Saturday, April 30, 2016

Review: HOWL OF A GOOD TIME (2015)

by: Chelsea Opperman

I may be biased because Patrick Rea is a friend of mine...but his short films are so creative and fun.  His style really reminds me of Tim Burton.  He has the wacky stories, the whimsical atmosphere, and the soundtracks that really give his films a magical quality.  And they are consistently entertaining.  In fact, many of his shorts remind me of Burton’s Pee Wee’s Big Adventure (1985) in terms of aesthetics.  He may not have Large Marge, but he has plenty of memorable characters and scenes that are both frightening and hilarious.

HOWL OF A GOOD TIME is no different. I really cannot reveal too much about the plot without spoiling the magic for those who get to see it.  But I will say there is a charming Rialto-theatre setting, some questionable audience members, and a cameo by one of my favorite Devil’s Rejects. And watch out who gets admission and who doesn’t...that could come and bite you in the ass.

Sniff, sniff.


HOWL OF A GOOD TIME is screening at our next showcase Monday, May 2 at Screenland Armour in Kansas City.

Thursday, April 28, 2016

Review: THE INVITATION (2016)

by: Chelsea Opperman

Dinner party films are fun.  It is a scenario in which all audience members can certainly relate.  With some films that verge on the fantastic or absurd, viewers can gaze in awe but cannot truly put themselves in the movie.  But a dinner party with the awkward silences, stranger introductions, and questionable food is something we have all suffered through.  Often there are even ulterior motives, like selling Amway.  Or sometimes, the intent is much more sinister.

Karyn Kusama, the director behind Jennifer’s Body and Girlfight, weaves a chilling portrait of societal politeness and personal paranoia and delivers it in taut package, set high in the Hollywood Hills.  This beautifully shot film stars the handsome devil from 2010’s Devil, Logan Marshall-Green as Will who broods in a rich and layered character that is haunted by a dark past and an even darker future. We see through his eyes the unraveling of what seems to start as an awkward but mostly pleasant evening slowly change into the apocalypse it is destined to become.  With realistic dialogue and a great ensemble cast, this film places the audience as another guest on the sofa.  The sinister unknown visitor, the wonderful John Carroll Lynch and the eerie commune gypsy (Lindsay Burdge) elevate the guests’ growing paranoia and unease as the night creeps on.  Lewd games, fine wine, chilling stories, and odd philosophies set their teeth on edge, and as we arc towards the third act, the tension is so thick it can be cut only with a serrated knife.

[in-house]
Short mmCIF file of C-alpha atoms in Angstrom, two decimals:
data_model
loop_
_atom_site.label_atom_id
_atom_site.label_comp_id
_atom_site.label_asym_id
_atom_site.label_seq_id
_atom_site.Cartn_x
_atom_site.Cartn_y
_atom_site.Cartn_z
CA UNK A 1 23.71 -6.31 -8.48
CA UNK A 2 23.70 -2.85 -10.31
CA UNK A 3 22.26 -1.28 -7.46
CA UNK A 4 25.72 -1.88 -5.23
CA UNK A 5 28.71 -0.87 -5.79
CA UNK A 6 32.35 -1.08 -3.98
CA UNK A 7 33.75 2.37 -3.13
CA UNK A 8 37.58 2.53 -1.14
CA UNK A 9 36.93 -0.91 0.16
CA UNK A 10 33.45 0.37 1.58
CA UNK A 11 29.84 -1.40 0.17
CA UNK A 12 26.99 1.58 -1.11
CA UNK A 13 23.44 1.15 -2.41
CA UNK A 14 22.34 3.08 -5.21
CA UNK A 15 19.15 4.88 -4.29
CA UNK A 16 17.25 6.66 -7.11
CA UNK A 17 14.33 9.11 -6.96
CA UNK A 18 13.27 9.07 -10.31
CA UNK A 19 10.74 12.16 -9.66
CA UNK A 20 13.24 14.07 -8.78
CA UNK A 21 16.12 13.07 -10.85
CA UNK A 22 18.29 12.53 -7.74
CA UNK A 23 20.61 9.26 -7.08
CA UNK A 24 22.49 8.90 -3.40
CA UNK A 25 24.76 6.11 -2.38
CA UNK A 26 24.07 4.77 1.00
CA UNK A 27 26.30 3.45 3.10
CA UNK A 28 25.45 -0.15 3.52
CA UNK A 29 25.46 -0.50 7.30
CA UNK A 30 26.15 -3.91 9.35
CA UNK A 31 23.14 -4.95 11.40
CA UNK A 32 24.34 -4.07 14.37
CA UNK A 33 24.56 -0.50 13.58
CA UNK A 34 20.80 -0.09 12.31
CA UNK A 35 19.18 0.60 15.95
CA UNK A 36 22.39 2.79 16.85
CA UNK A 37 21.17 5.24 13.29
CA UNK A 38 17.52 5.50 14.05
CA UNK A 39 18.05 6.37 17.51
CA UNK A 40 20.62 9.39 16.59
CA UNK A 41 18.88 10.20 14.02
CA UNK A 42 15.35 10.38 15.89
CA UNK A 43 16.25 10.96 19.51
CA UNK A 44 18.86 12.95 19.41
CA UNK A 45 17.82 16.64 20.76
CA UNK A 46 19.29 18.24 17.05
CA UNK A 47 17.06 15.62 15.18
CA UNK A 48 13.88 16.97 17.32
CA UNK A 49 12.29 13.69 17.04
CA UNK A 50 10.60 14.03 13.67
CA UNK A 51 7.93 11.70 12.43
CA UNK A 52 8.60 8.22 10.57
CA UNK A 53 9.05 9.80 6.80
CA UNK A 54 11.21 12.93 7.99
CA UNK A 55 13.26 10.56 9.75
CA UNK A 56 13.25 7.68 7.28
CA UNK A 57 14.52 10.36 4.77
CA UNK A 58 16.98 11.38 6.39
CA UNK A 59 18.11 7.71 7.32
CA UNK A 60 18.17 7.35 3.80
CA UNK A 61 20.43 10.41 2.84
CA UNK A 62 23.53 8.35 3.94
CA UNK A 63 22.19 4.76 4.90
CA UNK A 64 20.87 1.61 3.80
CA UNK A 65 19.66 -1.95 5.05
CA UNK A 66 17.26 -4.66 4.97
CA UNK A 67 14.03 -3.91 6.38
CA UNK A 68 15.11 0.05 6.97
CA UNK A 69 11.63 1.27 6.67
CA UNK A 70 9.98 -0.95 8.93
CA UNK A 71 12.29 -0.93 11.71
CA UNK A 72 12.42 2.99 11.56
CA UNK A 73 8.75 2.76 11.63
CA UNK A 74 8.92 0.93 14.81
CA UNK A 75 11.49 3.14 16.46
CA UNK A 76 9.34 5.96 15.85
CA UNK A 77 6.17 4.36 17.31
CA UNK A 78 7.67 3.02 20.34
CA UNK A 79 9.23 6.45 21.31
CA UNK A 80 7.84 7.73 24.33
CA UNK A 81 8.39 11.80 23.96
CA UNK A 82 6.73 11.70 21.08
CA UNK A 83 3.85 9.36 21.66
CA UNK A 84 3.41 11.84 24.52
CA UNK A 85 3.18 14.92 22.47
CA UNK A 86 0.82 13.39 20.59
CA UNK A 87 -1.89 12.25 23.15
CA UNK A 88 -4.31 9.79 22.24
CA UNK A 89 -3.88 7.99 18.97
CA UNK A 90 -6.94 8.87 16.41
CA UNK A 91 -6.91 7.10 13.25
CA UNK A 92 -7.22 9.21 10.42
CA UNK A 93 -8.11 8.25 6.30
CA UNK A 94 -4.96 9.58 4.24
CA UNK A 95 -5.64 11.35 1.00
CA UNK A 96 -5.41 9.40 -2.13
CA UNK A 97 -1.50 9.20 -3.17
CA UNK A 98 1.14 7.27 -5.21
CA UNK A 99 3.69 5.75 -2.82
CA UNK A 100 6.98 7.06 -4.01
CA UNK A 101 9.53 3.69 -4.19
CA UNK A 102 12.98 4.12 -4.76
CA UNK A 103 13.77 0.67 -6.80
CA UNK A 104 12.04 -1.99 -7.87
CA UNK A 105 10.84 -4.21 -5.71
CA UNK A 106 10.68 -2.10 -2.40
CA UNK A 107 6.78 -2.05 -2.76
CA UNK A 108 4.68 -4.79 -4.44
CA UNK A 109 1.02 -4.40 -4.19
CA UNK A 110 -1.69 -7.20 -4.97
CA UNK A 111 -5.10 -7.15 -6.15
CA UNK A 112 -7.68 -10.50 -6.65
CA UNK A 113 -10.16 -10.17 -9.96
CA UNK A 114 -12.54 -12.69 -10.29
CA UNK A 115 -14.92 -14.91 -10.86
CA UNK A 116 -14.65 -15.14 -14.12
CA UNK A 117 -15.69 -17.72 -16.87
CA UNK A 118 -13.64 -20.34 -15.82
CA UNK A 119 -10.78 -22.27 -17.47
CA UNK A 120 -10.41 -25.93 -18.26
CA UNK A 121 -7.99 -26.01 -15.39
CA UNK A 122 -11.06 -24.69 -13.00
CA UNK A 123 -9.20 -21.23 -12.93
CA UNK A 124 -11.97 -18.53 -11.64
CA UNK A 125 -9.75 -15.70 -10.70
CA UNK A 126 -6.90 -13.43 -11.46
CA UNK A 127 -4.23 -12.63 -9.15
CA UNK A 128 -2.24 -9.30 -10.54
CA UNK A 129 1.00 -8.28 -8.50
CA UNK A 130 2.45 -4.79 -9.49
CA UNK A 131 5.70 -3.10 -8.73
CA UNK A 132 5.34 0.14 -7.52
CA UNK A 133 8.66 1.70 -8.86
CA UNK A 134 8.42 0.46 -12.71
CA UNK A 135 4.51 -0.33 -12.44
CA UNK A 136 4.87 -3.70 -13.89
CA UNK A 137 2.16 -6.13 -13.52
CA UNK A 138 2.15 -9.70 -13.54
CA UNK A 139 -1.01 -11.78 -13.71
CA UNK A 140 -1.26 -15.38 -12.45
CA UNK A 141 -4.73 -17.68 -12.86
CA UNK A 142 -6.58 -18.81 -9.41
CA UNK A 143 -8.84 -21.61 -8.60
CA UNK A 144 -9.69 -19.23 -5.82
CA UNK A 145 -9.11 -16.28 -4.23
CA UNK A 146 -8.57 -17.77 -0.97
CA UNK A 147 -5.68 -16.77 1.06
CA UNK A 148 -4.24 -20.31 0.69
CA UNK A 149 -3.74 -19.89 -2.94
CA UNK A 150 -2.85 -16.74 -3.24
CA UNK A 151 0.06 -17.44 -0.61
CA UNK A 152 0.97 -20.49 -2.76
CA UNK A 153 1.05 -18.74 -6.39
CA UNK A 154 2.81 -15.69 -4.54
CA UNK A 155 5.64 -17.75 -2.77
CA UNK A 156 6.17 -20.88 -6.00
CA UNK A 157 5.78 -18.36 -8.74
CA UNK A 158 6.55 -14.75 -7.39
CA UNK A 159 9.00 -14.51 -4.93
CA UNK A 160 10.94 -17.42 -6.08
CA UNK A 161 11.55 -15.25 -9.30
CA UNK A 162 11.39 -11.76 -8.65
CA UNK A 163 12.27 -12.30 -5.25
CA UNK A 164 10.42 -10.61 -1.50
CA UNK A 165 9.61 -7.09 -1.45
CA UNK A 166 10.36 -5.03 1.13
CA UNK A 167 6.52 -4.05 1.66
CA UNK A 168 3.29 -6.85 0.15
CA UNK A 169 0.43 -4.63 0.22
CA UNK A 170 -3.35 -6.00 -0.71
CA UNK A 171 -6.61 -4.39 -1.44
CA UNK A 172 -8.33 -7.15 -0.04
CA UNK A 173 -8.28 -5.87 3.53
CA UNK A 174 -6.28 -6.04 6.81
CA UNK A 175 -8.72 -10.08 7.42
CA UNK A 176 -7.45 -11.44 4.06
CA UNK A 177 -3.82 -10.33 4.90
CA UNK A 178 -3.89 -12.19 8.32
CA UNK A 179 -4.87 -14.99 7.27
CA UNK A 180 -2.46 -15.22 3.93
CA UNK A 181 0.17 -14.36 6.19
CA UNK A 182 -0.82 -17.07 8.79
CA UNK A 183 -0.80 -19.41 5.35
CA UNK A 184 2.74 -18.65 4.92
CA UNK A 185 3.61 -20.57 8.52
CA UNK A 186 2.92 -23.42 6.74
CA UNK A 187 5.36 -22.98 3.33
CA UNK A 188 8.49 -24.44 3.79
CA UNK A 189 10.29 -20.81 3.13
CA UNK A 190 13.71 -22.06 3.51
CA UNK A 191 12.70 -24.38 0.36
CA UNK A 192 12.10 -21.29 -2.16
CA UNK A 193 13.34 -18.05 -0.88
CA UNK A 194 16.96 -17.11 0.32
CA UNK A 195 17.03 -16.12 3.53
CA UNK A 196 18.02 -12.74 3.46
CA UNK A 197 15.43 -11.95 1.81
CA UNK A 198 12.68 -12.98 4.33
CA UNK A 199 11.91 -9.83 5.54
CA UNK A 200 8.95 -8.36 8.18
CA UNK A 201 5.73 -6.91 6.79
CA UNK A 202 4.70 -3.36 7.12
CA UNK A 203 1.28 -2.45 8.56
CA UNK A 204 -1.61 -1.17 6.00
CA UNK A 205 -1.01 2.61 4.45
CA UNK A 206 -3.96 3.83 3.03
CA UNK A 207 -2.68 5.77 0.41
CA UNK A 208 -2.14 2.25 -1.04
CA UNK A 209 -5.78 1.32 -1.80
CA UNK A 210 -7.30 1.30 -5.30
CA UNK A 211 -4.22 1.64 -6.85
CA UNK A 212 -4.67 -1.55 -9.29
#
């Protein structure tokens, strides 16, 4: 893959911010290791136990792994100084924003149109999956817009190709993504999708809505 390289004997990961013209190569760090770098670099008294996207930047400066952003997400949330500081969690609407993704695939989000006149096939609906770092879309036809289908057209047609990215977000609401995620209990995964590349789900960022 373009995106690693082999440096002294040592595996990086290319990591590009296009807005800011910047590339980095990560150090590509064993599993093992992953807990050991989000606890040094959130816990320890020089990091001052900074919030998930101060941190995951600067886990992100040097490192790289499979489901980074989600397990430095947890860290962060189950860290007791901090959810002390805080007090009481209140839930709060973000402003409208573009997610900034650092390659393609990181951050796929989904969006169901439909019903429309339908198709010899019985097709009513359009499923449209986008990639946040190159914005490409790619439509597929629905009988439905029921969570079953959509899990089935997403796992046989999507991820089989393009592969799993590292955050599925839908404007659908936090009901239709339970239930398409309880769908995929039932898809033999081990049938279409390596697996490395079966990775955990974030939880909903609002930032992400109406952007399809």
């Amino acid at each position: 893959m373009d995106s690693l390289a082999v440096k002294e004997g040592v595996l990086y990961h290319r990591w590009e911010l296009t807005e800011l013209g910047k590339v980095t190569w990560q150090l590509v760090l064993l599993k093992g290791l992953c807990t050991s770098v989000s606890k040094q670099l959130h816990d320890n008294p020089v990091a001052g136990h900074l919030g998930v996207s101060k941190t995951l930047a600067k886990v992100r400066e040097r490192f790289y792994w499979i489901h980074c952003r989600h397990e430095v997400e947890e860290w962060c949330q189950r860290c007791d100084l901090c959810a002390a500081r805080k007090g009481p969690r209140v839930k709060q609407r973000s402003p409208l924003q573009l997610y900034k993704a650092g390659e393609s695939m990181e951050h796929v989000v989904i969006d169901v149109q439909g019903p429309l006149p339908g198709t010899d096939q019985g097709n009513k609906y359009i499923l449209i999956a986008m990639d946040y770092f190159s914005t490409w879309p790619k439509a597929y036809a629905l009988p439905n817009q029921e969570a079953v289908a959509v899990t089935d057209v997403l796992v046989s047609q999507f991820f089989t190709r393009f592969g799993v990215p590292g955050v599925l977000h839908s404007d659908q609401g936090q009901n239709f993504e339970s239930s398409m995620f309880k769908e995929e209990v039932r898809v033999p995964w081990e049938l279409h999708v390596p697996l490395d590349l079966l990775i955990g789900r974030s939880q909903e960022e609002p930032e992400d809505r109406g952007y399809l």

As beautiful metaphors of coyotes and red velvet cake allude to mercy killings and killers having no mercy, Invitation shows us a claustrophobic peephole view into grief, mourning, and the thirst to survive amidst pain.  A pinch of Hitchcockian suspense, a dash of You’re Next (2011), and a whole lot of Jonestown, this film is one of the best psycho thrillers of the year.  Accept this Invitation at your own risk.  


Please check out THE INVITATION available now ondemand and in select theaters.

Review: HOOT (2016)

by: Chelsea Opperman

HOOT keeps it simple.  With a deliciously (and palette cleansing) straightforward storyline, you get a great picture. The visual textures of the pajama stripes, the frosty branches, the lonely middle aged man with a sad agenda all add to a laughable and fun show.  

And it's a story line we have all lived.  Remember that woodpecker that annoyed the fuck out of you?  That crow that never went away?  The boogeyman that never left the closet?

At this point, from what I have viewed of Patrick Rea's films, he takes whimsical and comical concepts and films them in a literal, visceral sense.  He makes fun of the everyday events and turns them scary.      

You surely can't be mad at a feathery antagonist...but maybe he's not the antagonist at all.  


HOOT is screening at our next showcase on Monday, May 2 at Screenland Armour in Kansas City, Missouri. RSVP here.

Monday, April 25, 2016

Review: PILLOW FRIGHT (2015)

by: Chelsea Opperman

This is the most fun short you will see all year.  When you see ditzy, bubble gum snapping sorority girls gearing up for a night of pizza and booze, you just know you are in for a fun time.  Hell, Slumber Party Massacre is a classic, right?  Patrick Rea’s PILLOW FRIGHT uses this classic trope and turns it on its ass.  He gives life not only to the vapid pigtailed girls, but also their poor, undeserving victims.  Let’s just say he softly gives a feathery touch to his main antagonists, and oh yes, they will exact their revenge.  No one fucks with their family and gets away with it.  With fun special effects and oodles of creativity, this horror/comedy is not to be missed.  You’ll never look at bedding the same way again.   Rea is a great name in the short film biz.  


PILLOW FRIGHT is screening at our next showcase on Monday, May 2 at Screenland Armour in Kansas City, Missouri. RSVP here.